Brad Anderson Outlines New Azure Features at Ignite Conference

Brad Anderson – CVP of Microsoft’s Cloud and Enterprise division – laid out the key attributes upcoming in Microsoft Azure:

Azure in your datacenter

Azure ExpressRoute for Office 365 – partners and availability

New Networking services and capabilities in Azure

  • New Network Virtual Appliances

  • User Defined Routing

  • Azure ExpressRoute Premium Add-on Package

  • Azure DNS

  • Azure ExpressRoute and Site-to-Site VPN co-exist

  • New Standard VPN Gateway

  • Multiple Virtual IPs per Cloud Service

Azure Active Directory enhancements

Disk Encryption for Linux and Windows Virtual Machines

  • Virtual Machine Scale Sets

Full Details on the Microsoft Azure Blog

Assume Breach: An Inside Look at Cloud Service Provider Security


Great summary of Azure CTO Mark Russinovich’s presentation at the 2015 RSA conference by Rob Wright.

Azure security is split into three categories. The first is protection, which features components such as identity and access and vulnerability management. The second is detection, which includes auditing, logging, monitoring and penetration testing. And the third category is response, which involves breach containment and customer notification.

Cloud services are appealing targets for hackers and cybercriminals, according to Russinovich.

“It’s easy to get a free trial,” he said. “And once you get a free trial, you have at your disposal huge network pipes, lots of compute power, and you’ve got a concentration of vulnerable assets in the cloud, which are the other customers in that cloud.”

Microsoft looks at best — and worst — practices for Azure security (TechTarget)

Mark Russinovich’s RSA slides

Looking to move to the cloud? Only 6 cloud providers left. AWS on top, MS nipping at heals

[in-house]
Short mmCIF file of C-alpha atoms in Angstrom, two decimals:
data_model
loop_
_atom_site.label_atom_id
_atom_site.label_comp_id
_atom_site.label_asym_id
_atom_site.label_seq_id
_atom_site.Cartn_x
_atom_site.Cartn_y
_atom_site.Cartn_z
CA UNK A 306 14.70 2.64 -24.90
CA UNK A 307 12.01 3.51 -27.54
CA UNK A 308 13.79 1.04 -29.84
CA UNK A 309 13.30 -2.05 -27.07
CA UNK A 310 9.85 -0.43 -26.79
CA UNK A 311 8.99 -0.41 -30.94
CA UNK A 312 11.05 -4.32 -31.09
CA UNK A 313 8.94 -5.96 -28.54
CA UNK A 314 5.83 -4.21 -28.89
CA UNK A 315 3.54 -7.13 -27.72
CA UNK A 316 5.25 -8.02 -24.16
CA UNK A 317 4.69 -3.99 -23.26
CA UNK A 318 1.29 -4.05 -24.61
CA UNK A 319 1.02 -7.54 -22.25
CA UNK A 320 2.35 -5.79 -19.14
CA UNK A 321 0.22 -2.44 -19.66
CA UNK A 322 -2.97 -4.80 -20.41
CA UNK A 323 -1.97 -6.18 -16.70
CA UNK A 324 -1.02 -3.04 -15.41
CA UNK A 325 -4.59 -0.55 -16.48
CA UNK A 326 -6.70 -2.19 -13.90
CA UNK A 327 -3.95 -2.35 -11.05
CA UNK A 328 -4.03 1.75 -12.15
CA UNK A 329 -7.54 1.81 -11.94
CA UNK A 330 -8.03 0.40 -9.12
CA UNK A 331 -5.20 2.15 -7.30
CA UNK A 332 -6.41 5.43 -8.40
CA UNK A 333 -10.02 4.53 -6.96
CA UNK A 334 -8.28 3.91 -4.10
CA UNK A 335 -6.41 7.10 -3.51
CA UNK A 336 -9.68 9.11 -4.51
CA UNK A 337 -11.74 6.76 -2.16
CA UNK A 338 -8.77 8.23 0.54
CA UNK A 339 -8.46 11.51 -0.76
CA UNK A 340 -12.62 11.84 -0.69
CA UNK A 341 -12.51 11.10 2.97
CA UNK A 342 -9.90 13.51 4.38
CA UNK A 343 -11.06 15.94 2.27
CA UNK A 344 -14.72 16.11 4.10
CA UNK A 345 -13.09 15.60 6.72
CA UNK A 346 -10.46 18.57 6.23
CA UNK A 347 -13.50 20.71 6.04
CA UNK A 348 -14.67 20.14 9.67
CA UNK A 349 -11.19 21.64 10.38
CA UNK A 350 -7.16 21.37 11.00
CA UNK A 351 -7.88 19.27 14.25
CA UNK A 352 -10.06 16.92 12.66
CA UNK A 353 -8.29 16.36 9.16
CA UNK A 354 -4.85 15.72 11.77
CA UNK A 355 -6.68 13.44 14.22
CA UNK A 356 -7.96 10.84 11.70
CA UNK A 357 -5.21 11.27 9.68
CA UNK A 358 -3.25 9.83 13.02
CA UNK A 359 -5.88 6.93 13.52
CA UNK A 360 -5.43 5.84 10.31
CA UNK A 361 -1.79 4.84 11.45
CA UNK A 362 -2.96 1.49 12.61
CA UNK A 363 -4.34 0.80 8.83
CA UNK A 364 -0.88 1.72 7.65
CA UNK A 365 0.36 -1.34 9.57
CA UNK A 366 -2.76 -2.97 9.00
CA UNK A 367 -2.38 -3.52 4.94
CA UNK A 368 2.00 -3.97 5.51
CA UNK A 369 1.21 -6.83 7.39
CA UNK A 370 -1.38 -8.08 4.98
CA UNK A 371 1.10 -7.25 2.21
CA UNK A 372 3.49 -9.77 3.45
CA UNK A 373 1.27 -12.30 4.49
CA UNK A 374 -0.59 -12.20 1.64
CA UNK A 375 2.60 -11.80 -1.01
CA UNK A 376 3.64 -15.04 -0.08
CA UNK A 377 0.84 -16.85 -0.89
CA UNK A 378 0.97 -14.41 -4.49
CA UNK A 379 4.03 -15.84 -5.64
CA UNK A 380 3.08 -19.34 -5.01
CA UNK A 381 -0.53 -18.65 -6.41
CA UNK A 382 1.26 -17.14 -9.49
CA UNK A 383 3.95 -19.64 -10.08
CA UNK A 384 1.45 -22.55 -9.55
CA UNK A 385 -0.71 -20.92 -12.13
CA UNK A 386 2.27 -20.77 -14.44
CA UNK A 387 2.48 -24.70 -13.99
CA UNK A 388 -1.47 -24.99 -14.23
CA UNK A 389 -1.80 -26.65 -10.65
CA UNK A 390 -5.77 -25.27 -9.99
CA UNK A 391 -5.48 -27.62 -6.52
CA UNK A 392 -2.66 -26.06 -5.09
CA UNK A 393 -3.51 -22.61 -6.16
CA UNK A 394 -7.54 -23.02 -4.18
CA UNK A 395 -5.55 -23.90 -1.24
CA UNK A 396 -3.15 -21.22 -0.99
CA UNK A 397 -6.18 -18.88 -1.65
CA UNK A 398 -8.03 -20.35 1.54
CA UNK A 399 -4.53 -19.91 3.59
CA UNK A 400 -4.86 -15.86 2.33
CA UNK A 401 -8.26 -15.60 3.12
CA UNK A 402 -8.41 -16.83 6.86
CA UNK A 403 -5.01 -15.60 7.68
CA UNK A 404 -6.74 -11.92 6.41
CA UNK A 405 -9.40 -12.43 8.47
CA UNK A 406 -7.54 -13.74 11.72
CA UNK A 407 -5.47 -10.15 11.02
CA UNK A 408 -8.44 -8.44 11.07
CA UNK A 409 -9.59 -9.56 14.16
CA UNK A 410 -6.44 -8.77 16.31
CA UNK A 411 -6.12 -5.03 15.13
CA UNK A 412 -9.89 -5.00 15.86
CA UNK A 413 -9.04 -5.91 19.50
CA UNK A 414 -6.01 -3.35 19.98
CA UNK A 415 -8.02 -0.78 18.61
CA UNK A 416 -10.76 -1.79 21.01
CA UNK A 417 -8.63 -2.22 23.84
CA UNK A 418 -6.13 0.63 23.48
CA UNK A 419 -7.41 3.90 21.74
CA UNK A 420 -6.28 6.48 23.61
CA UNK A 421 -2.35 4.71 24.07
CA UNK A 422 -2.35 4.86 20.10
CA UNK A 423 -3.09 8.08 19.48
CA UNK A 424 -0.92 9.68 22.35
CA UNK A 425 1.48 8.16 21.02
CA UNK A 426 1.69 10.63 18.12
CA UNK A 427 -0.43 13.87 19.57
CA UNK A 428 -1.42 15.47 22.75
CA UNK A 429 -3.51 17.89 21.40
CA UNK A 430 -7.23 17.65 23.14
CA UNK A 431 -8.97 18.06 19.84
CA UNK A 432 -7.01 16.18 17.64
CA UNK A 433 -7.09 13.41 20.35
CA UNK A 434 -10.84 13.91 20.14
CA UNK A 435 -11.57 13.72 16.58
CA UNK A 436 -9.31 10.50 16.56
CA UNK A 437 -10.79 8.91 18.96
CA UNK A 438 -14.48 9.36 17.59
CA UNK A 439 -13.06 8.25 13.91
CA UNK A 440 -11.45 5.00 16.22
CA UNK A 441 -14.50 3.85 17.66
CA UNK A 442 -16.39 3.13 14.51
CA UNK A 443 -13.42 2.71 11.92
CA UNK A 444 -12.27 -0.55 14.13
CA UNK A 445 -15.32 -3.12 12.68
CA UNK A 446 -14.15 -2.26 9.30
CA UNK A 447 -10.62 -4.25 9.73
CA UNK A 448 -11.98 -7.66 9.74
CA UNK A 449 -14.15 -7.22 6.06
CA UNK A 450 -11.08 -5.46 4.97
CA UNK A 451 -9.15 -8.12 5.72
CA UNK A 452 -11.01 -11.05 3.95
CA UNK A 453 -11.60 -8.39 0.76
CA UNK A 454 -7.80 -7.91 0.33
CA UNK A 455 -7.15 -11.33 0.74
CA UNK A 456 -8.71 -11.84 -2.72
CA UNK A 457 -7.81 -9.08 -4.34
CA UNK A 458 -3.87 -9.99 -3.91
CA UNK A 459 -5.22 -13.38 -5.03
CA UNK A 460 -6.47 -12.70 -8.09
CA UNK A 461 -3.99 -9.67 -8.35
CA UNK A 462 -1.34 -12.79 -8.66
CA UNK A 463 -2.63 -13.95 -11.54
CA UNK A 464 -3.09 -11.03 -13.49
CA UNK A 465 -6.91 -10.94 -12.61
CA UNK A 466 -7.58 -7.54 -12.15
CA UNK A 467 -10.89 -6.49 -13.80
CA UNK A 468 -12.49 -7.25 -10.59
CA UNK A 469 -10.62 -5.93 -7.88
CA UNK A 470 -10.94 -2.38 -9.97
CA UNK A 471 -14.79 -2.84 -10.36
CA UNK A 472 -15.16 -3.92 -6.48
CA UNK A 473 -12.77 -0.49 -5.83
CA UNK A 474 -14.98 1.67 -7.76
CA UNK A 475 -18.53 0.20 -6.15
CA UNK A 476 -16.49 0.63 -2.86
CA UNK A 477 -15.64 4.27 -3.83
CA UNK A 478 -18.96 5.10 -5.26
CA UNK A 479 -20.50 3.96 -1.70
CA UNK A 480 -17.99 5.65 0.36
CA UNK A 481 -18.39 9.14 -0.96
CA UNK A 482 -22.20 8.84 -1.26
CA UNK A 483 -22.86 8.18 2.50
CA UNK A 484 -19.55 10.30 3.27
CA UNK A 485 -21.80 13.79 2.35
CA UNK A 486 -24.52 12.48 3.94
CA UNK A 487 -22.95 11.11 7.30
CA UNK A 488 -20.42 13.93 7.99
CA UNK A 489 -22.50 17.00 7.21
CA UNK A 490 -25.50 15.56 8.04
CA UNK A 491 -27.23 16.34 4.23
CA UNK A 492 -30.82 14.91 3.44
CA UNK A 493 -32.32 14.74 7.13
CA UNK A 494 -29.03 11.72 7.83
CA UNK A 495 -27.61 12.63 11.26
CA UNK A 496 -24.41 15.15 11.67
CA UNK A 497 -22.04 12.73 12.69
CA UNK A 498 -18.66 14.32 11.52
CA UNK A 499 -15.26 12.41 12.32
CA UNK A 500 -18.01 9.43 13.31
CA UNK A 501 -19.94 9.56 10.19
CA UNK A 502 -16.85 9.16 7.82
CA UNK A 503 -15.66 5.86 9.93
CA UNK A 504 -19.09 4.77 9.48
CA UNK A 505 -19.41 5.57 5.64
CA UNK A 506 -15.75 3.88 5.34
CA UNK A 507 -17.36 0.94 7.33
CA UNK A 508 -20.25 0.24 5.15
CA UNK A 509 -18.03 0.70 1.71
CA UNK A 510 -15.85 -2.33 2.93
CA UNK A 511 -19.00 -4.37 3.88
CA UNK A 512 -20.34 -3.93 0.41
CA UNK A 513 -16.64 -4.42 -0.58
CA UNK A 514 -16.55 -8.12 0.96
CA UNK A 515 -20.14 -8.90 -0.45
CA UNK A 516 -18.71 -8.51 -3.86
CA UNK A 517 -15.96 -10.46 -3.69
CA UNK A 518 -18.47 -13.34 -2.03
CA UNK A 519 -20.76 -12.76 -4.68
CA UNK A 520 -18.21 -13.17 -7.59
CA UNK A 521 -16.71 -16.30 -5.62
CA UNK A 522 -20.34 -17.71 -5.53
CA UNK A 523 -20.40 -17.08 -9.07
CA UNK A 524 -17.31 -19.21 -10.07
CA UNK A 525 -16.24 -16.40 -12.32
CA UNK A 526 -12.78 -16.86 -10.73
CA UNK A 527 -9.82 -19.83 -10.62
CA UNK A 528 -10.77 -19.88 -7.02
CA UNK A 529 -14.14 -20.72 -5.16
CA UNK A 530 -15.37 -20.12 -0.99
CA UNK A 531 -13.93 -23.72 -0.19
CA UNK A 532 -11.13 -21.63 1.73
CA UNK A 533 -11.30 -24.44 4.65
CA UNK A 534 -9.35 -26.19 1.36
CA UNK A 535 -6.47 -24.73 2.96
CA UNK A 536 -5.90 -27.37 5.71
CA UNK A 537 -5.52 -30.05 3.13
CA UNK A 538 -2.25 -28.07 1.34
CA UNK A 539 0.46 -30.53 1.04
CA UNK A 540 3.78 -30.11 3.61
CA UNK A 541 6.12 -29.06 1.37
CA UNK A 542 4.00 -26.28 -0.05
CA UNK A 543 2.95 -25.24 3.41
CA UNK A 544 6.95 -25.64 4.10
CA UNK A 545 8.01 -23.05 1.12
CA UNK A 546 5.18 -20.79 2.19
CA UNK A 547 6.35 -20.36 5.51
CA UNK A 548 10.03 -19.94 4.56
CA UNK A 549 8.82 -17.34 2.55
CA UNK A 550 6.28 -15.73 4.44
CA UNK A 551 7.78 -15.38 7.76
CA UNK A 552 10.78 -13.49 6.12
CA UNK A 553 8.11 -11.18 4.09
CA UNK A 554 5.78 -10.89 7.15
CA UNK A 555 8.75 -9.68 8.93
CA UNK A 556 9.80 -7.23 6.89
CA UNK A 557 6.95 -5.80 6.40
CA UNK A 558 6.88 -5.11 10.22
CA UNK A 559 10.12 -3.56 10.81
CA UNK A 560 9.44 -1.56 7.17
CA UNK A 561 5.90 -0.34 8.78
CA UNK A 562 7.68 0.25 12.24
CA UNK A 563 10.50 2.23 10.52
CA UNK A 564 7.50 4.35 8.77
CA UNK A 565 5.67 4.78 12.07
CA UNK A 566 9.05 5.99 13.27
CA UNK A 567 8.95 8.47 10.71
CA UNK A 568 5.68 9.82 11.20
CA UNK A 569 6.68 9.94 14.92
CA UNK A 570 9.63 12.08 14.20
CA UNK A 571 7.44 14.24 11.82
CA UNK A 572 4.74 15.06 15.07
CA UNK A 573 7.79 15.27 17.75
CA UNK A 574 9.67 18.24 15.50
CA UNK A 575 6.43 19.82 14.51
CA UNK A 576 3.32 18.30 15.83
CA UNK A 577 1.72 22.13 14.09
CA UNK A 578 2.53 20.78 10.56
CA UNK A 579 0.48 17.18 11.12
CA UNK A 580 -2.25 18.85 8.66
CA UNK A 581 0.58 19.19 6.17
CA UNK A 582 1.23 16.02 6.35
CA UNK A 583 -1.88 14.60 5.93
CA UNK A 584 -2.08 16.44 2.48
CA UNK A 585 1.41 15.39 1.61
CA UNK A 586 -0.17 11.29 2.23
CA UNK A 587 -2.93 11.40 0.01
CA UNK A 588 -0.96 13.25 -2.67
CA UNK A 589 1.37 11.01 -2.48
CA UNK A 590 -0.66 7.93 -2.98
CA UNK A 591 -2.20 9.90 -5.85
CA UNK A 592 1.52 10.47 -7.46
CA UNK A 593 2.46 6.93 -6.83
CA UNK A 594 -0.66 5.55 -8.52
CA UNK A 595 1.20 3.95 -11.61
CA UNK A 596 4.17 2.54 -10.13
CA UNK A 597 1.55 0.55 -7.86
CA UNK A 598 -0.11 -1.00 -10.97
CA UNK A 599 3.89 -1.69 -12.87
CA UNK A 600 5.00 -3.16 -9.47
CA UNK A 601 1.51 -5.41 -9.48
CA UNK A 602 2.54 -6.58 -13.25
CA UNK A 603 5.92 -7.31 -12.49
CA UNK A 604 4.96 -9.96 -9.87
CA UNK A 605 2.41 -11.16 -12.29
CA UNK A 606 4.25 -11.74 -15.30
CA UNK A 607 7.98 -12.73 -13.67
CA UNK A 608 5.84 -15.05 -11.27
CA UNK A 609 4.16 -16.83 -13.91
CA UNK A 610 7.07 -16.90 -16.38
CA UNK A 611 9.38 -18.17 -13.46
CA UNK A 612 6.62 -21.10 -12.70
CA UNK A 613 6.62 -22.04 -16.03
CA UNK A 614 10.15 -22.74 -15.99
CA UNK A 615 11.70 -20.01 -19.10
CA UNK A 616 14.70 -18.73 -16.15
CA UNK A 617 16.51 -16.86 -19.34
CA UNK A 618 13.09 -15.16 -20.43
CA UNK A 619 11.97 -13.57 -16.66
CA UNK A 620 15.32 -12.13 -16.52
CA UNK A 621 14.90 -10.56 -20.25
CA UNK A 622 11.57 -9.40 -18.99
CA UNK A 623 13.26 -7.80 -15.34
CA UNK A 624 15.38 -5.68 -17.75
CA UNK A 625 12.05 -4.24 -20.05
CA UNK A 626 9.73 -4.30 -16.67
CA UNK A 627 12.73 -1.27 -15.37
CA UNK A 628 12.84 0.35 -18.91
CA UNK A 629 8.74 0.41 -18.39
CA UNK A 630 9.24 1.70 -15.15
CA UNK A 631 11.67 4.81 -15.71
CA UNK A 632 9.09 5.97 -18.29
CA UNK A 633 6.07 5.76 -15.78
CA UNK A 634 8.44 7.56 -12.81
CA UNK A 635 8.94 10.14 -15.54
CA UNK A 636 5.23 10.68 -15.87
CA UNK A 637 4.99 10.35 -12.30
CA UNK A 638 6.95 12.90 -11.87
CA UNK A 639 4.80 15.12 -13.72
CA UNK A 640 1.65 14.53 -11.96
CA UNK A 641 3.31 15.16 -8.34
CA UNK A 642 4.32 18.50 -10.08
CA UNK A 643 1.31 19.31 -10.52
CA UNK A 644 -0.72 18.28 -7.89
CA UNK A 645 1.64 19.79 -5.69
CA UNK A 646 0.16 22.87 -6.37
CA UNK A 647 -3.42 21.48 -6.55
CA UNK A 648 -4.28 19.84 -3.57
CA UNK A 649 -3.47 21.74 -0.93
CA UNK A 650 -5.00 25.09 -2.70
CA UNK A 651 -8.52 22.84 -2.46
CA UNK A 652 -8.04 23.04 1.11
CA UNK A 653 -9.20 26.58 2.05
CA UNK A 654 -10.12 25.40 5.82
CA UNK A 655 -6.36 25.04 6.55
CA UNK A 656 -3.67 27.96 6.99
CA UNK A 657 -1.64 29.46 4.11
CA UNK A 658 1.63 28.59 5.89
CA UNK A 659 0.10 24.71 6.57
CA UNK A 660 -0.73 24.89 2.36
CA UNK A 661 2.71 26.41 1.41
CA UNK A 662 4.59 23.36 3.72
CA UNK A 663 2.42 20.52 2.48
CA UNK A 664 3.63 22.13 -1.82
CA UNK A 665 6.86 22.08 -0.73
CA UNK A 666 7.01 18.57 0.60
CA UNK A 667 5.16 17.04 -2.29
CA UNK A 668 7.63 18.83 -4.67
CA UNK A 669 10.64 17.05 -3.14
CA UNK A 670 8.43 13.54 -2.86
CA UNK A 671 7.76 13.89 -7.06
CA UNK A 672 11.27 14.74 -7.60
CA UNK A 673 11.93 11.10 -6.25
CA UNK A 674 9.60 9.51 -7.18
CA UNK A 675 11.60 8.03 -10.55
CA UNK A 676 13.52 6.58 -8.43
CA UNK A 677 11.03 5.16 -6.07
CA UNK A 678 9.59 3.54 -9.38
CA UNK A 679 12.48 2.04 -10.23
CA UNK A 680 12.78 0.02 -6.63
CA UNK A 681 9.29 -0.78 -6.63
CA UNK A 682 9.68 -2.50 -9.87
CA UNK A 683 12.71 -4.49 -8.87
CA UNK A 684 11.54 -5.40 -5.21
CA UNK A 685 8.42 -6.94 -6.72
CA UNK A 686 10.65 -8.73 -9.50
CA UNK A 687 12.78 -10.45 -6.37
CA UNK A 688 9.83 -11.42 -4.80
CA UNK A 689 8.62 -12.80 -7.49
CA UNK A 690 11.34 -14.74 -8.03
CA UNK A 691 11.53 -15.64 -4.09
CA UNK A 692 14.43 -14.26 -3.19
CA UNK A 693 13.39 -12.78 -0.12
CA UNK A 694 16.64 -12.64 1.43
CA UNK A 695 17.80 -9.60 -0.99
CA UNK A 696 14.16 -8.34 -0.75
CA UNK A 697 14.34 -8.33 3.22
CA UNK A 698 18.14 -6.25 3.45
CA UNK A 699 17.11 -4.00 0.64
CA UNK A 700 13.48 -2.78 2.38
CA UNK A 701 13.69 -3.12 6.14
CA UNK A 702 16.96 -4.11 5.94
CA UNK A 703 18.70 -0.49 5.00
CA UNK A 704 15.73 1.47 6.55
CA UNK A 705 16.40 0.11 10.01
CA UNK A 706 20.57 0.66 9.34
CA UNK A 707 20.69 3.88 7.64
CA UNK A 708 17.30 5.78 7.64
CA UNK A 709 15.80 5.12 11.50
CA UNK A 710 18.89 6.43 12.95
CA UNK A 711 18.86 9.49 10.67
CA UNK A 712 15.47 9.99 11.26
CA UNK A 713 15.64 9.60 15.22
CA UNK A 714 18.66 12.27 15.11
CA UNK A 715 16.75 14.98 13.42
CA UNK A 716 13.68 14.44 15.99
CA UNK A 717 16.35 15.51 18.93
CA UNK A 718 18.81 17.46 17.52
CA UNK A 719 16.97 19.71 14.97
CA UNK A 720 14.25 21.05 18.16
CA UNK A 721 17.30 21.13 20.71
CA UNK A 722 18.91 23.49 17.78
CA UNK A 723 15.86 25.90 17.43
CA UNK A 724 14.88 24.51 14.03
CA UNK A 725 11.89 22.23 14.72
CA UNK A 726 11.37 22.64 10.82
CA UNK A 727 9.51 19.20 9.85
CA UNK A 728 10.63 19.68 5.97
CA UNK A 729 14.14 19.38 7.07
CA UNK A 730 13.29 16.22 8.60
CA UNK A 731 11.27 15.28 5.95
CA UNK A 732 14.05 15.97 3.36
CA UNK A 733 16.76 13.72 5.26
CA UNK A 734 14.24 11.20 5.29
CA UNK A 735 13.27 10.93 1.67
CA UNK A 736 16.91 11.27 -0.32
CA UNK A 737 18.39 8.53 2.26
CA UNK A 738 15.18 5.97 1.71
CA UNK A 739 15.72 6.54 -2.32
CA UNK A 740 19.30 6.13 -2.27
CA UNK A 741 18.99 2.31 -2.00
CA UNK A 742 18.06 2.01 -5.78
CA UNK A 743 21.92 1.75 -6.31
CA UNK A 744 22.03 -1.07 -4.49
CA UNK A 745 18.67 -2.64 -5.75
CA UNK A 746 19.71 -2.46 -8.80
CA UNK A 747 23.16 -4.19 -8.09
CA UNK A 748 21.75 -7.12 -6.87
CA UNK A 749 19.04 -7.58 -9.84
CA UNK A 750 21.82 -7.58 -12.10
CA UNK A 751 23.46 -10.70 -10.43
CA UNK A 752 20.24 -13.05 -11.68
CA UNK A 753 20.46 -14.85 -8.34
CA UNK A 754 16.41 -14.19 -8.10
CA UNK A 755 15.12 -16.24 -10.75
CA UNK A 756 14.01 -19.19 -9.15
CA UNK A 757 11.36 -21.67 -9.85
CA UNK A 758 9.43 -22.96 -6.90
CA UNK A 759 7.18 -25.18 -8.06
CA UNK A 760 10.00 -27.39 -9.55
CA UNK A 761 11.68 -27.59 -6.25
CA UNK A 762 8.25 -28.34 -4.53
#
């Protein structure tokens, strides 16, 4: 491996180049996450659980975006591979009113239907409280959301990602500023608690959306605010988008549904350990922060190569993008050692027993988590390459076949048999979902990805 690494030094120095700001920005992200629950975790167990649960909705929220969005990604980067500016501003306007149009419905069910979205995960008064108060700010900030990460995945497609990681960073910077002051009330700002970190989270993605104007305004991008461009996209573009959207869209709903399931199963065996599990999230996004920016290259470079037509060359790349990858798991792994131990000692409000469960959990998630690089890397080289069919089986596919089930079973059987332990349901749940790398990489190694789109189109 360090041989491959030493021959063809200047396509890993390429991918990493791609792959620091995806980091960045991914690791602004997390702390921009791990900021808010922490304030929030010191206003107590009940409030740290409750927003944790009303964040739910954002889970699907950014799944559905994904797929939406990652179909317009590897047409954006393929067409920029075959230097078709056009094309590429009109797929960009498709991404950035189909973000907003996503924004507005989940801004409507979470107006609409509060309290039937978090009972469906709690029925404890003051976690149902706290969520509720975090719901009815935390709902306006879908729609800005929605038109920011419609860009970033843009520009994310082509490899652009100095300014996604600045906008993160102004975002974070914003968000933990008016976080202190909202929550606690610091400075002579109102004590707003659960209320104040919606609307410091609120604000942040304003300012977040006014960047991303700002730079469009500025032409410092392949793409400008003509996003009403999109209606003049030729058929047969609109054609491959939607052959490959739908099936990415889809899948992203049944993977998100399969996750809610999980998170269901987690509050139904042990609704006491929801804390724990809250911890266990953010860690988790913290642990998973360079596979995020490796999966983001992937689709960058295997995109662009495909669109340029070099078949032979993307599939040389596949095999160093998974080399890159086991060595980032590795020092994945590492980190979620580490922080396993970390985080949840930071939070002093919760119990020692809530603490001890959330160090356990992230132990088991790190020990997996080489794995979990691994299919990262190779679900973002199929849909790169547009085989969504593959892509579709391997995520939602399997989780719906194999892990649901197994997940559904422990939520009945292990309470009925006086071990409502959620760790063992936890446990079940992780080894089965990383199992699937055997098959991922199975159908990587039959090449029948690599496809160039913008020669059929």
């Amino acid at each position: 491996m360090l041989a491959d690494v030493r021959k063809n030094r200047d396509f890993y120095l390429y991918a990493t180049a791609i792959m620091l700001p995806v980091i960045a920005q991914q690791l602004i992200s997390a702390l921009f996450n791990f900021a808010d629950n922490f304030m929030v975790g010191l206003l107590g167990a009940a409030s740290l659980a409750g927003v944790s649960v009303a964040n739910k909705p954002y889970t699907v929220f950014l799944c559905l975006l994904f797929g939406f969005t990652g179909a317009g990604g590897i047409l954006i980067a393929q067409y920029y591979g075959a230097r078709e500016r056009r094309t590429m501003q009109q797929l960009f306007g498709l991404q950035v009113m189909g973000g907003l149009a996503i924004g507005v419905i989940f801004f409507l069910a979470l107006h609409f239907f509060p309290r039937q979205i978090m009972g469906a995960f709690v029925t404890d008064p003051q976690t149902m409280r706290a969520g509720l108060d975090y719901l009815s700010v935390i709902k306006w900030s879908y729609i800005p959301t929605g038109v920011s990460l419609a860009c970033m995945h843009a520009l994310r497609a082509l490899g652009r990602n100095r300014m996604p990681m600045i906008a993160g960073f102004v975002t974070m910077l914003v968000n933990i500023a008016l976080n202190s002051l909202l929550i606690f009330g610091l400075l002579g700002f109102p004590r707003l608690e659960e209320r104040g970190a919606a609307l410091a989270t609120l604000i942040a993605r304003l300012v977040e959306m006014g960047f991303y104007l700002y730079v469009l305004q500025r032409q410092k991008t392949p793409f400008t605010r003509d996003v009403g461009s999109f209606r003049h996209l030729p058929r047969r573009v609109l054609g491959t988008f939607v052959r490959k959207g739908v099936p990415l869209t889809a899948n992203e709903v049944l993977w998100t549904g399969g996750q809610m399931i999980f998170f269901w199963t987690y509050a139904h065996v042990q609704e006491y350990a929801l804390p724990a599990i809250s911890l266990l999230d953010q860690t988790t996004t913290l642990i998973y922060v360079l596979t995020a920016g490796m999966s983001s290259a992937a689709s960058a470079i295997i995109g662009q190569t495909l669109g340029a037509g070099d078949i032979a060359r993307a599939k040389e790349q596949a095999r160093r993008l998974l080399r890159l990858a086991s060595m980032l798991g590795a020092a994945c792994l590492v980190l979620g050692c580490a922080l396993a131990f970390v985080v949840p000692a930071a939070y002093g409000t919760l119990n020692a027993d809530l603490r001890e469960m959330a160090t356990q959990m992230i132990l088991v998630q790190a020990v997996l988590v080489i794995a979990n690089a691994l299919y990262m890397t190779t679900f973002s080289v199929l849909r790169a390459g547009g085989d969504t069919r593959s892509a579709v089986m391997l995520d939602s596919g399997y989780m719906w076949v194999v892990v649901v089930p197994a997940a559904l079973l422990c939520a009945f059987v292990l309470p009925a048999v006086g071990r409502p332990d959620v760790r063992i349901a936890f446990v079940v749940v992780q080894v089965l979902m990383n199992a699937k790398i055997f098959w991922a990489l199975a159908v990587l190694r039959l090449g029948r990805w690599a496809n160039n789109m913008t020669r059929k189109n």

Today there’s only 6 cloud providers in the game.  I predict that in 3 years or less there will be only 3 players left i.e., an oligopoly.  Below is the most recent data from Synergy Group to back up my assumption.  

“Amazon Web Services (AWS) remains larger than its four main competitors combined in the cloud infrastructure service market. Microsoft can once again lay claim to having by far the highest revenue growth rate”

“…now six companies that can lay a valid claim to having annual cloud revenue run rates in excess of $5 billion – AWS, IBM, Microsoft, HP, Cisco and salesforce”

AWS Still Bigger than its Four Main Competitors Combined Despite Surging Growth

Competition for Tableau [from their neighbor down the street]


Microsoft makes a shrewd move with the acquisition of Datazen.  The product / technology will compete directly with the undisputed leader – Tableau (according to Gartner) .

“Datazen technology and solutions will complement Power BI, our cloud-based business analytics service, rounding out our mobile capabilities for customers who need a mobile BI solution implemented on-premises and optimized for SQL Server”

Microsoft acquires mobile business intelligence leader Datazen

Why CIOs should care about Microservices – [the future of cloud computing applications]


Interesting summary from Forbes on Microsoft’s new Azure technology with comments from Azure CTO Mark Russinovich 

“Microsoft firmly believes that the future of application development for all organizations will be created using microservices. Microservices is a modern take on software architecture, in which complex applications are composed of small, independent processes communicating with each other using APIs. These services are small, highly decoupled and focus on doing a small task. The rise of Docker, the proliferation of third party developer tools and the increasing reliance on the cloud all play into the growth of microservices.”

Forbes: Microsoft Reinvents The Meaning Of PaaS–Welcome To The Microservices Future

Microsoft and Amazon’s approach to cloud computing and the road to $128 billion


Microsoft’s cloud growth is led by Office 365, their productivity suite that’s been around for 20+ years.  For most Microsoft’s customers, that means exporting all their existing emails / contacts / calendars that reside on their internal Exchange server to Microsoft’s cloud. All the productivity applications (i.e., outlook, excel, powerpoint, access) still run on their local PC / notebook.